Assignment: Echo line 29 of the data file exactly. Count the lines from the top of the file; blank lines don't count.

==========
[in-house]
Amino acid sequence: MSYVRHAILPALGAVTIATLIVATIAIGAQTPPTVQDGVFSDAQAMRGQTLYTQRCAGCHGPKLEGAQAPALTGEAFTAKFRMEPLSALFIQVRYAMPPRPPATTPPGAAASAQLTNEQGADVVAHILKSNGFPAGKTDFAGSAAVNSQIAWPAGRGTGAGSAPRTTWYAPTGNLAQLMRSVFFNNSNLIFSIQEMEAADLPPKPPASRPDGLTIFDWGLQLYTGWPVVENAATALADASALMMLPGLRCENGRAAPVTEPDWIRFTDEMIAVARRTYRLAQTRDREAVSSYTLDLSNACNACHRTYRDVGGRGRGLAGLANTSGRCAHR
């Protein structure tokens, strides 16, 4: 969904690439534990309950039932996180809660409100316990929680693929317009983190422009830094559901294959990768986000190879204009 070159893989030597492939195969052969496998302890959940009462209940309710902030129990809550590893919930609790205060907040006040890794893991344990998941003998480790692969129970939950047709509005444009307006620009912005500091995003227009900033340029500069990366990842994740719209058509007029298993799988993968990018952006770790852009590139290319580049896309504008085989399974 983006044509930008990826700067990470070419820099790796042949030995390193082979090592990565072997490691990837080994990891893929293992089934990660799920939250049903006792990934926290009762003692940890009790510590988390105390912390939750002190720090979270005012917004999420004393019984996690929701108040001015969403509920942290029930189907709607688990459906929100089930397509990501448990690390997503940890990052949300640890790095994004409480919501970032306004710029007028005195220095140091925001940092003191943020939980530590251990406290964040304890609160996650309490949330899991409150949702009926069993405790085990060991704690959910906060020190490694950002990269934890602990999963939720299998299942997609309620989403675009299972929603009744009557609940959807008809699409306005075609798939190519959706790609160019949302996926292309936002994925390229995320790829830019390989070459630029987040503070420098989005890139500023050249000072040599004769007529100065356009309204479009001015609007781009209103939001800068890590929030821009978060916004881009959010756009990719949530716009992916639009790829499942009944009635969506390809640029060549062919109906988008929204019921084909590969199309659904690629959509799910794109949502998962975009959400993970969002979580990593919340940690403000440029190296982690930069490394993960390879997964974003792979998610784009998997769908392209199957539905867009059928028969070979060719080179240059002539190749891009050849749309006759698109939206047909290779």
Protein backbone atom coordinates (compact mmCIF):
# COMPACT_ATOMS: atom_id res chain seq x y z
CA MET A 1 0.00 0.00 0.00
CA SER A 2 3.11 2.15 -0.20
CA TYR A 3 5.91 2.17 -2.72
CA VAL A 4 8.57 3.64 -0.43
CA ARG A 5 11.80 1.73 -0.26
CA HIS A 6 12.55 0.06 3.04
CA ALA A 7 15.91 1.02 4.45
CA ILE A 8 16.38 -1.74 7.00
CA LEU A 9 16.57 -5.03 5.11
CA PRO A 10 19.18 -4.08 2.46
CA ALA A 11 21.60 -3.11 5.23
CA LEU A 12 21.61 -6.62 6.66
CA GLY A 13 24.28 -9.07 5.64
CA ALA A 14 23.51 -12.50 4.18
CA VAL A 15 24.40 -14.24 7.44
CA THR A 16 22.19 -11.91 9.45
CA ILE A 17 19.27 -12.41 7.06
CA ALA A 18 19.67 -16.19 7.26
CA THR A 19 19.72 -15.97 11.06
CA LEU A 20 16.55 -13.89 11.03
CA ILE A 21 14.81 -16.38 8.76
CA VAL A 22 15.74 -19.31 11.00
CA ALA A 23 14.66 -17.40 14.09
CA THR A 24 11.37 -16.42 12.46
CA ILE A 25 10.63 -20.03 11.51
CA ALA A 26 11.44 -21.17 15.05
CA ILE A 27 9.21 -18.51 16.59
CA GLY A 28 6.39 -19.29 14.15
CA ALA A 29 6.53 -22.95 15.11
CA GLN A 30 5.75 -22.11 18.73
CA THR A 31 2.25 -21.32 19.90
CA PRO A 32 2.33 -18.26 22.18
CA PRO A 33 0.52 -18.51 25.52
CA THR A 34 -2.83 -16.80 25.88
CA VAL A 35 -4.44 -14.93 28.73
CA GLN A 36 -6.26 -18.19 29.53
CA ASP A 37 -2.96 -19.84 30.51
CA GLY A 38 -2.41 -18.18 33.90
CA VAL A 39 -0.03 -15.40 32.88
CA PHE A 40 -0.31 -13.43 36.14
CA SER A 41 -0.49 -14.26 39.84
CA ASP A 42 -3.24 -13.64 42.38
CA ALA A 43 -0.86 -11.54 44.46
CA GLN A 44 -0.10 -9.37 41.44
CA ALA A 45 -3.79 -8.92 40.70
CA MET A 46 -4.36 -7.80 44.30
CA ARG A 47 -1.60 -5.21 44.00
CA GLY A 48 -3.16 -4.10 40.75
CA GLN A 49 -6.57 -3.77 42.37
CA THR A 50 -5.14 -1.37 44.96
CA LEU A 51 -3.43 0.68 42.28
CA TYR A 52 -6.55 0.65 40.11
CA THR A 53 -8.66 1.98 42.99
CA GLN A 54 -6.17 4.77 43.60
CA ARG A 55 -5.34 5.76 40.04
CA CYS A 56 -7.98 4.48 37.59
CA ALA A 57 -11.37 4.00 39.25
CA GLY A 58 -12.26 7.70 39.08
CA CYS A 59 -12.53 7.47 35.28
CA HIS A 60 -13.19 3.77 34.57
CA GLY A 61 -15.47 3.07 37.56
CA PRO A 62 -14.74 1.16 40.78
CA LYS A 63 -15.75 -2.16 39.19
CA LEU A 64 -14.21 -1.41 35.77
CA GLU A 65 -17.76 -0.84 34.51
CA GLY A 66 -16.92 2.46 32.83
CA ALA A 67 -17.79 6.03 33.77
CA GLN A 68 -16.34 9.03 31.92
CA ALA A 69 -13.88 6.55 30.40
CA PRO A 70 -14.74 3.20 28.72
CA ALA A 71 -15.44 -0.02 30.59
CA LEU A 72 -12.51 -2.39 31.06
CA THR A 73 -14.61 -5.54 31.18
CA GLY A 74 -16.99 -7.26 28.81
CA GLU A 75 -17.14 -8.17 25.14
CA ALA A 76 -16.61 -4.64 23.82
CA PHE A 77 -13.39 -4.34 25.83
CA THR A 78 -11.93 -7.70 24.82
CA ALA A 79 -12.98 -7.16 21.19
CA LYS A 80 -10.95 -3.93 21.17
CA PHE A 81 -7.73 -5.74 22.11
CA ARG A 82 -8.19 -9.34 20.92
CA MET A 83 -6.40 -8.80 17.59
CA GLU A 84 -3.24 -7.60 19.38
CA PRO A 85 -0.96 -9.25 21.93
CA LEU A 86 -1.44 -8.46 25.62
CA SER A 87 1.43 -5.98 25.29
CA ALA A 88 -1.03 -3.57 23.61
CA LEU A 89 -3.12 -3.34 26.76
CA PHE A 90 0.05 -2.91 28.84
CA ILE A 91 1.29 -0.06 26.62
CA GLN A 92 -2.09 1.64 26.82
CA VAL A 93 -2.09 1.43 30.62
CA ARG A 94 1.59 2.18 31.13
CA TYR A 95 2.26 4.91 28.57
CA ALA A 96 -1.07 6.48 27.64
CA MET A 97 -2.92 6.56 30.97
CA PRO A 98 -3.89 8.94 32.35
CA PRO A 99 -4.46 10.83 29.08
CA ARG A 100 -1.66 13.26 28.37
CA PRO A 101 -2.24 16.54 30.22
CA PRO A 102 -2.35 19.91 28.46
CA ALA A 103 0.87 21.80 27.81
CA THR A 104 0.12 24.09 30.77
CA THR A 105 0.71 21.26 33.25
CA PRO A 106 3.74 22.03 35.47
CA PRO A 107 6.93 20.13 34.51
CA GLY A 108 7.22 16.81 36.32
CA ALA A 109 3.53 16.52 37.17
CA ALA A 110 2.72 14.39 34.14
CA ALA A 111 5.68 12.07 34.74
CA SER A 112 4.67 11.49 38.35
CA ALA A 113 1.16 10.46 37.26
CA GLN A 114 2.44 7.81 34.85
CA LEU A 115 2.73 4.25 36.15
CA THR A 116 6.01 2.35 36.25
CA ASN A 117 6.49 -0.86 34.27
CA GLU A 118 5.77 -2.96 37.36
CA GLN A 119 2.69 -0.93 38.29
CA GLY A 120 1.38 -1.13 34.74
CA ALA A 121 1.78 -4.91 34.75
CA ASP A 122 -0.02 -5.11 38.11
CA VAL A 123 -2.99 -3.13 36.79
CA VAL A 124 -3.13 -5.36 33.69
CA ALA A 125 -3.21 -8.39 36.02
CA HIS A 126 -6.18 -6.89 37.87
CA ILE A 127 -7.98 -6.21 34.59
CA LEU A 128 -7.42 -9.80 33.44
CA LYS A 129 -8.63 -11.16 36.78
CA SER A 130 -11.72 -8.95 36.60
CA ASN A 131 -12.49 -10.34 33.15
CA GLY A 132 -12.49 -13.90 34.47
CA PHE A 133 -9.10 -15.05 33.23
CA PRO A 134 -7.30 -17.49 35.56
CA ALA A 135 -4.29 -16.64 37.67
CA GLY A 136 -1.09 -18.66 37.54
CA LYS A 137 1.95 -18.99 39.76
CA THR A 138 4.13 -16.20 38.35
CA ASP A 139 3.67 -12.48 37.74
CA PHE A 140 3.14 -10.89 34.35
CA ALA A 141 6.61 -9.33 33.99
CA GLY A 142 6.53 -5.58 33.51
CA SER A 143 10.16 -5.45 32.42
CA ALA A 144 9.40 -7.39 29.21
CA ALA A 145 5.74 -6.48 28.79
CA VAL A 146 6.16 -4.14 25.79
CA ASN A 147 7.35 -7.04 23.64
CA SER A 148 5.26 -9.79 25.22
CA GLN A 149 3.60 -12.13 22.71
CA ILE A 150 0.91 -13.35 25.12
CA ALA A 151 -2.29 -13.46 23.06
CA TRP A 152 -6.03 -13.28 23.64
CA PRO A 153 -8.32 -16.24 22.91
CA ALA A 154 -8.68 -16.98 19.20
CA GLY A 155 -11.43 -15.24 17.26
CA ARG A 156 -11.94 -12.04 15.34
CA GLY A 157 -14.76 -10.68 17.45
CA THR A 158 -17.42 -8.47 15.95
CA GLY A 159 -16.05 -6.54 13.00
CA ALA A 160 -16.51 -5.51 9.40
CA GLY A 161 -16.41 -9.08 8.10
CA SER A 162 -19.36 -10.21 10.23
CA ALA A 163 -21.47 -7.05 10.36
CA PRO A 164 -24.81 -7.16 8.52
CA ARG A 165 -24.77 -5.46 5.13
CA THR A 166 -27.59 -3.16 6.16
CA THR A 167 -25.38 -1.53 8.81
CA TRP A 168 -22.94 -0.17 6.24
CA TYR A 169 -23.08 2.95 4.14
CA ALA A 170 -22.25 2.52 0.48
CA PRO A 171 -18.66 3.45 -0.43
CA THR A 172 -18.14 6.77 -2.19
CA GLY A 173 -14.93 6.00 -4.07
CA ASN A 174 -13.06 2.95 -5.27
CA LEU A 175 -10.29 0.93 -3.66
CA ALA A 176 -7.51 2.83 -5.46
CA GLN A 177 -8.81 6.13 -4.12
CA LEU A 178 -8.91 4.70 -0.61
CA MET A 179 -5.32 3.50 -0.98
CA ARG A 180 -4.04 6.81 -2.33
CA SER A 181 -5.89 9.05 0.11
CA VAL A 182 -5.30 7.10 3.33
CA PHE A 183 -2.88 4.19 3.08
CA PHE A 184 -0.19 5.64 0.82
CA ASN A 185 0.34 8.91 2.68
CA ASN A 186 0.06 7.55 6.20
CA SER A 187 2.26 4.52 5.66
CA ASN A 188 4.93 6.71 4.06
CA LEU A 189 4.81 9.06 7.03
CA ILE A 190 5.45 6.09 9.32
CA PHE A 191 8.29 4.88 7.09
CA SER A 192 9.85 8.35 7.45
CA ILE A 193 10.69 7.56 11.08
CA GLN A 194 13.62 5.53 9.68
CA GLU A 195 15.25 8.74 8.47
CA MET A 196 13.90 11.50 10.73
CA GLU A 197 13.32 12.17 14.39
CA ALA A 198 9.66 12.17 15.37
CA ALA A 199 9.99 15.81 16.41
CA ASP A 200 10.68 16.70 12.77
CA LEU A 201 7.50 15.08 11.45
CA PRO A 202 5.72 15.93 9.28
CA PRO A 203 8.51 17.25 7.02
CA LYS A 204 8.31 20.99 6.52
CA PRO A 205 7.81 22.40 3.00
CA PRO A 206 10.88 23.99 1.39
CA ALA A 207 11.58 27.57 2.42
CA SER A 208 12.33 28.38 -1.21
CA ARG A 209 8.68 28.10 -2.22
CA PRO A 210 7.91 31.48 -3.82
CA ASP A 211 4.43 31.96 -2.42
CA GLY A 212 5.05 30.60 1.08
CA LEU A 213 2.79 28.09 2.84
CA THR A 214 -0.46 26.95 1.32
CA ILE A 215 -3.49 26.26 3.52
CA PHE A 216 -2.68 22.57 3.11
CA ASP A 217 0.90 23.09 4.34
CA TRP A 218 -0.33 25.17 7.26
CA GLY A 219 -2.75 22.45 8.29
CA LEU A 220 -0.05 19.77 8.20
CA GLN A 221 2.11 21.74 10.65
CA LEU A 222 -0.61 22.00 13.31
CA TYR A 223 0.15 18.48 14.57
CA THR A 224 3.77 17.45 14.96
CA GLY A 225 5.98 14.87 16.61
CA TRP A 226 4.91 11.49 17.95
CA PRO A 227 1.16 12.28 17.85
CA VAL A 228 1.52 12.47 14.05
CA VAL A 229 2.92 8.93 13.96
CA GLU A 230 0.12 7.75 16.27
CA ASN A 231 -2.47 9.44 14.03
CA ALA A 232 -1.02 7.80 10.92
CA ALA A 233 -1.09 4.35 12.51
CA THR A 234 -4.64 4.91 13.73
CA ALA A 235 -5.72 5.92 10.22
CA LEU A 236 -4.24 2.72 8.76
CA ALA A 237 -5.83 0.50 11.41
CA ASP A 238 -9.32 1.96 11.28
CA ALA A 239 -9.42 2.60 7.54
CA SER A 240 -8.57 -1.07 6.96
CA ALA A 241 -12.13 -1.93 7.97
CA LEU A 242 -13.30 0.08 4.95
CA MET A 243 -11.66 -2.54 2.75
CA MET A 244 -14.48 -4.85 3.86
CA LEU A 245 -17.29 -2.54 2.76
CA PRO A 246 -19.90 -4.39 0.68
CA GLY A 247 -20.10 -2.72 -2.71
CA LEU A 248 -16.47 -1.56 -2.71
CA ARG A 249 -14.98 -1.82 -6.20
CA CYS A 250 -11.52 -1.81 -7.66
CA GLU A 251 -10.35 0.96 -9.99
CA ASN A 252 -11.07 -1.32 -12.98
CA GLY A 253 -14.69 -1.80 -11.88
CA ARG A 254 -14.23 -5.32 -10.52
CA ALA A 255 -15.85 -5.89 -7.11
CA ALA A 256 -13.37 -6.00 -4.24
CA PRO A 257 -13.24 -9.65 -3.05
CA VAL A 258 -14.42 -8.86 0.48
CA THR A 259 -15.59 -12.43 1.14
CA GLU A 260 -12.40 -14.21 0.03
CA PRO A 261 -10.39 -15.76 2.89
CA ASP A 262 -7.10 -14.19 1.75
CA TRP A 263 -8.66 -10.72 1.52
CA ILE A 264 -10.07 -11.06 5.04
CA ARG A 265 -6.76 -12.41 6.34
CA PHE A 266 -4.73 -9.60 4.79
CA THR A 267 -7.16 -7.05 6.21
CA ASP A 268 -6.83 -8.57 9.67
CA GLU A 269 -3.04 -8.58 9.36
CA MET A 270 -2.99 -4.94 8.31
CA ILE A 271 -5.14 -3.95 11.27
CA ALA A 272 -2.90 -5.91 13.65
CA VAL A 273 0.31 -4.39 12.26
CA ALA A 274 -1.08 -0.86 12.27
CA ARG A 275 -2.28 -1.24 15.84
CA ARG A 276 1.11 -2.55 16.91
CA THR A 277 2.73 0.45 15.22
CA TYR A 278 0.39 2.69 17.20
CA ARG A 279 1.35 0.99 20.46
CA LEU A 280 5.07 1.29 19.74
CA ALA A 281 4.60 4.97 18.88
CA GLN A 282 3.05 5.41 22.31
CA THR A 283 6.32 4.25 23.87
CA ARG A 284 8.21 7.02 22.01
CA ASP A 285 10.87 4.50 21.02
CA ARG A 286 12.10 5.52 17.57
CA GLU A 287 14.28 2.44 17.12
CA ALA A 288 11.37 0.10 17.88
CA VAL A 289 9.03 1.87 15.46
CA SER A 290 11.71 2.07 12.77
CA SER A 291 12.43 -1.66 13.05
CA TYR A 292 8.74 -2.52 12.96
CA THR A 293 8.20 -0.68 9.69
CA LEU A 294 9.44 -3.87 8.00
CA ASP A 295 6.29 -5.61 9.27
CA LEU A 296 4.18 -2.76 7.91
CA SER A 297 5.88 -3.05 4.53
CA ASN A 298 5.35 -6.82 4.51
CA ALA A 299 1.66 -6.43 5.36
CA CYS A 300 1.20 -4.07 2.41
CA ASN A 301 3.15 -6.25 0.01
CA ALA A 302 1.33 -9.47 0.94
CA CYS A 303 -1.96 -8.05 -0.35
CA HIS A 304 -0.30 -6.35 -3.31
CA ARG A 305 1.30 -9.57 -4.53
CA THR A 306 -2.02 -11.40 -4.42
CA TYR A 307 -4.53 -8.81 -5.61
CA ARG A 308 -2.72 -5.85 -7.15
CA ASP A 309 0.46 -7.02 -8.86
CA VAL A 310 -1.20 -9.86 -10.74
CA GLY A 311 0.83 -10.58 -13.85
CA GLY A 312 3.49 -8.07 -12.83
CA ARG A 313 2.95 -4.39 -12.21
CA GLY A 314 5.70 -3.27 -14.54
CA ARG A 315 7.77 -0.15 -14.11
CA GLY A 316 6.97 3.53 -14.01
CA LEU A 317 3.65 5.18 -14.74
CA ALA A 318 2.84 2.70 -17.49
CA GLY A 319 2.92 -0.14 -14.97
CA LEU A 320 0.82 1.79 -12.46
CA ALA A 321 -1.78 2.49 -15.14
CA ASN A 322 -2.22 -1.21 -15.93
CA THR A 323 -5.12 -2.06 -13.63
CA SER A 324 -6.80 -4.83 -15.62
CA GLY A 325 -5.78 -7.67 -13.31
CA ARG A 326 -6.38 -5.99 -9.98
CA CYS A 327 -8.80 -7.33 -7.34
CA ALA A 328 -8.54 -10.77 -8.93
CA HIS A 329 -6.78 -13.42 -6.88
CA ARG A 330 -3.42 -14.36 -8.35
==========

CA THR A 24 11.37 -16.42 12.46